Celebrated Iron Man Writer Bob Layton Shares Plans for a George Romero/Marvel Collaboration in the '80s

Earlier this year, horror legend George A. Romero continued the world of his iconic film Night of [...]

Earlier this year, horror legend George A. Romero continued the world of his iconic film Night of the Living Dead in a Marvel Comics series -- Empire of the Dead -- that imagined what his zombie-plagued world would look like if vampires were to decide they'd had just about enough of the walking dead chowing down on their food supply and start a war between undead factions.

The story was pretty well-received, and of course drove a lot of new readers to comics since somebody of Romero's caliber comes with his own built-in fan base. It was also the first Big Two work he'd done in a decade -- preceded only by 2004's Toe Tags for DC -- and the first set in the world of his film.

Apparently, though, there was a previous project that Romero almost did at Marvel and...well, it looks like it would have been one of the only times he got into comics for a non-zombie story (he also worked on Land of the Dead for IDW and a single story in the famed Heavy Metal anthology series.

Copperhead -- also the name of a DC Comics villain -- was a cyborg sheriff in a near-future version of Philadelphia, according to the action movie blog The Action Elite. The comic would have been a play at eventually making a movie, with Romero pitching Marvel on a 48-page comic story by writer/inker Layton and penciller Jackson "Butch" Guice that would help to prop up a treatment he'd written to turn Copperhead into a movie. While this piece of promotional art makes it look as though Copperhead the comic didn't carry a story credit for then-Editor-in-Chief Jim Shooter, he reportedly had one on the movie after agreeing to develop the property in Hollywood and in print.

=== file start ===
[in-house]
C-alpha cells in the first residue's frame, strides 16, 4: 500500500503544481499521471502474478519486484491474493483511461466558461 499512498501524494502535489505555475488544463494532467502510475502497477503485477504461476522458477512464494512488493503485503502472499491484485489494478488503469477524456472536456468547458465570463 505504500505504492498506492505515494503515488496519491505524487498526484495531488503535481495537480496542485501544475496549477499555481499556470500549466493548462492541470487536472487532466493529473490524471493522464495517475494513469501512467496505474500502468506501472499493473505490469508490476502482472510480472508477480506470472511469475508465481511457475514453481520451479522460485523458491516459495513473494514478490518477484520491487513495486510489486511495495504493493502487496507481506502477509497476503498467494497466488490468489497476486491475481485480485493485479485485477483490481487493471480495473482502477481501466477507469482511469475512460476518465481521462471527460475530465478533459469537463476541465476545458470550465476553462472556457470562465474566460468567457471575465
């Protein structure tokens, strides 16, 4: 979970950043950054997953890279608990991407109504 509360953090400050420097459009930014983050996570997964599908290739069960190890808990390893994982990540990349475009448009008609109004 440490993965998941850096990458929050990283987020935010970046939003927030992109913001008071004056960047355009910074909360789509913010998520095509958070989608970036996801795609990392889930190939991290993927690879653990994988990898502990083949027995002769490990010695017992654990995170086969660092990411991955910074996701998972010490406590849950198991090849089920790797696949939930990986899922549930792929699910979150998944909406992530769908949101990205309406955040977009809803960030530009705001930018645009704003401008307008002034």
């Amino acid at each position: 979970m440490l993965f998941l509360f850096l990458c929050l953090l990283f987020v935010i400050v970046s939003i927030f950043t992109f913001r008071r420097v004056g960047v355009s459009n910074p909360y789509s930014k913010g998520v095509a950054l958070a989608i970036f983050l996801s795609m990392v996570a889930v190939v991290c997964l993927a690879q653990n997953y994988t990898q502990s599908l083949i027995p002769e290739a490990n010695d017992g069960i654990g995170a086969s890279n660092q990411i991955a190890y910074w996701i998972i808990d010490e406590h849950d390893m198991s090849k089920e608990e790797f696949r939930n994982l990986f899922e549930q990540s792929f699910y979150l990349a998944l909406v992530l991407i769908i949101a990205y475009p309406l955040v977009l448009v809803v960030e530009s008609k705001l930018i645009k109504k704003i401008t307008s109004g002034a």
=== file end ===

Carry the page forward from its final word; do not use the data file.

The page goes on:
The project apparently stalled after the financial failure of Romero's Day of the Dead, which was sabotaged after having budget problems throughout production. What had been referred to as "Romero's Star Wars" would turn out to be just another project that never got off the ground.

Without a movie to prop it up, or a generation of filmmakers on big and small screens aping Romero's success as would happen years later, apparently Marvel also felt the comic was too big a risk and put the project in mothballs.

You can check out a full-page ad from Variety at right and a number of pages of Guice and Layton's art for the project below.